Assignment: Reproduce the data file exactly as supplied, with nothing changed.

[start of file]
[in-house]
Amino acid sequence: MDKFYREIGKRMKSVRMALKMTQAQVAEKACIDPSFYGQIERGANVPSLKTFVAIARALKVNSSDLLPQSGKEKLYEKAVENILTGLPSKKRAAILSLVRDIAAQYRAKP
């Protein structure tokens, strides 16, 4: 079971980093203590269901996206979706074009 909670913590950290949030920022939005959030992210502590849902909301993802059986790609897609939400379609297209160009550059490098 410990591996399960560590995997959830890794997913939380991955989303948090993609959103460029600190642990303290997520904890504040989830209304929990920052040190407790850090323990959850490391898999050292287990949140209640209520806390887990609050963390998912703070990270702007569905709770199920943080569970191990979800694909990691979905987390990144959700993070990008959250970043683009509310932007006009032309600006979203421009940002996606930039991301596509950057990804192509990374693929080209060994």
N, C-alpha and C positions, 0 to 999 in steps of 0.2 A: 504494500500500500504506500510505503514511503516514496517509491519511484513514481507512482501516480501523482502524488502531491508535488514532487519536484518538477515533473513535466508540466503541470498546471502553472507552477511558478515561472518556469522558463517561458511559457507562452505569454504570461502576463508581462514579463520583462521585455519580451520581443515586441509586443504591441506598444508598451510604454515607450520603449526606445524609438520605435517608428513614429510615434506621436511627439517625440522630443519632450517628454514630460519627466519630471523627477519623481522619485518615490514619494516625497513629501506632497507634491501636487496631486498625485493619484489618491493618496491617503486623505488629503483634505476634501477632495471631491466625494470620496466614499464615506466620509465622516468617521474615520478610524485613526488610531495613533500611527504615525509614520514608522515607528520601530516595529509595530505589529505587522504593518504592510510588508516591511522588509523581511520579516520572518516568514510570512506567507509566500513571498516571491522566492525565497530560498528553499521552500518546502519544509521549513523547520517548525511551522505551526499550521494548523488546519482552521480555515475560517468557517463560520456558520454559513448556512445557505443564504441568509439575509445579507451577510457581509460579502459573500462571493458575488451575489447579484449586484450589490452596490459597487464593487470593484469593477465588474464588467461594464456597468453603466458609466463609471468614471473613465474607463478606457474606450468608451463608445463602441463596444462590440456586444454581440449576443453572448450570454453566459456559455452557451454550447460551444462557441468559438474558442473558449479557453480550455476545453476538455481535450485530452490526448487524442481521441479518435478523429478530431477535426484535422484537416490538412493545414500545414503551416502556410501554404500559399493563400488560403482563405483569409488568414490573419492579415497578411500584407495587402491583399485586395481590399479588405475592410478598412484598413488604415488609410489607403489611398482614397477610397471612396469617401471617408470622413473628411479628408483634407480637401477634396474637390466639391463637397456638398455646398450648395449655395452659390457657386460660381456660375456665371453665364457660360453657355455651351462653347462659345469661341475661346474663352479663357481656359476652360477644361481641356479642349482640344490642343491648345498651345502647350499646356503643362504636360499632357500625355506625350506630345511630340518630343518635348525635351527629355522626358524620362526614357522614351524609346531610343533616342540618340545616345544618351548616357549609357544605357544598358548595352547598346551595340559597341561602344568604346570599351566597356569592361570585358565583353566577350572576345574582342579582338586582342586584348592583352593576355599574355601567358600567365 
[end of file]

[in-house]
Amino acid sequence: MDKFYREIGKRMKSVRMALKMTQAQVAEKACIDPSFYGQIERGANVPSLKTFVAIARALKVNSSDLLPQSGKEKLYEKAVENILTGLPSKKRAAILSLVRDIAAQYRAKP
């Protein structure tokens, strides 16, 4: 079971980093203590269901996206979706074009 909670913590950290949030920022939005959030992210502590849902909301993802059986790609897609939400379609297209160009550059490098 410990591996399960560590995997959830890794997913939380991955989303948090993609959103460029600190642990303290997520904890504040989830209304929990920052040190407790850090323990959850490391898999050292287990949140209640209520806390887990609050963390998912703070990270702007569905709770199920943080569970191990979800694909990691979905987390990144959700993070990008959250970043683009509310932007006009032309600006979203421009940002996606930039991301596509950057990804192509990374693929080209060994």
N, C-alpha and C positions, 0 to 999 in steps of 0.2 A: 504494500500500500504506500510505503514511503516514496517509491519511484513514481507512482501516480501523482502524488502531491508535488514532487519536484518538477515533473513535466508540466503541470498546471502553472507552477511558478515561472518556469522558463517561458511559457507562452505569454504570461502576463508581462514579463520583462521585455519580451520581443515586441509586443504591441506598444508598451510604454515607450520603449526606445524609438520605435517608428513614429510615434506621436511627439517625440522630443519632450517628454514630460519627466519630471523627477519623481522619485518615490514619494516625497513629501506632497507634491501636487496631486498625485493619484489618491493618496491617503486623505488629503483634505476634501477632495471631491466625494470620496466614499464615506466620509465622516468617521474615520478610524485613526488610531495613533500611527504615525509614520514608522515607528520601530516595529509595530505589529505587522504593518504592510510588508516591511522588509523581511520579516520572518516568514510570512506567507509566500513571498516571491522566492525565497530560498528553499521552500518546502519544509521549513523547520517548525511551522505551526499550521494548523488546519482552521480555515475560517468557517463560520456558520454559513448556512445557505443564504441568509439575509445579507451577510457581509460579502459573500462571493458575488451575489447579484449586484450589490452596490459597487464593487470593484469593477465588474464588467461594464456597468453603466458609466463609471468614471473613465474607463478606457474606450468608451463608445463602441463596444462590440456586444454581440449576443453572448450570454453566459456559455452557451454550447460551444462557441468559438474558442473558449479557453480550455476545453476538455481535450485530452490526448487524442481521441479518435478523429478530431477535426484535422484537416490538412493545414500545414503551416502556410501554404500559399493563400488560403482563405483569409488568414490573419492579415497578411500584407495587402491583399485586395481590399479588405475592410478598412484598413488604415488609410489607403489611398482614397477610397471612396469617401471617408470622413473628411479628408483634407480637401477634396474637390466639391463637397456638398455646398450648395449655395452659390457657386460660381456660375456665371453665364457660360453657355455651351462653347462659345469661341475661346474663352479663357481656359476652360477644361481641356479642349482640344490642343491648345498651345502647350499646356503643362504636360499632357500625355506625350506630345511630340518630343518635348525635351527629355522626358524620362526614357522614351524609346531610343533616342540618340545616345544618351548616357549609357544605357544598358548595352547598346551595340559597341561602344568604346570599351566597356569592361570585358565583353566577350572576345574582342579582338586582342586584348592583352593576355599574355601567358600567365 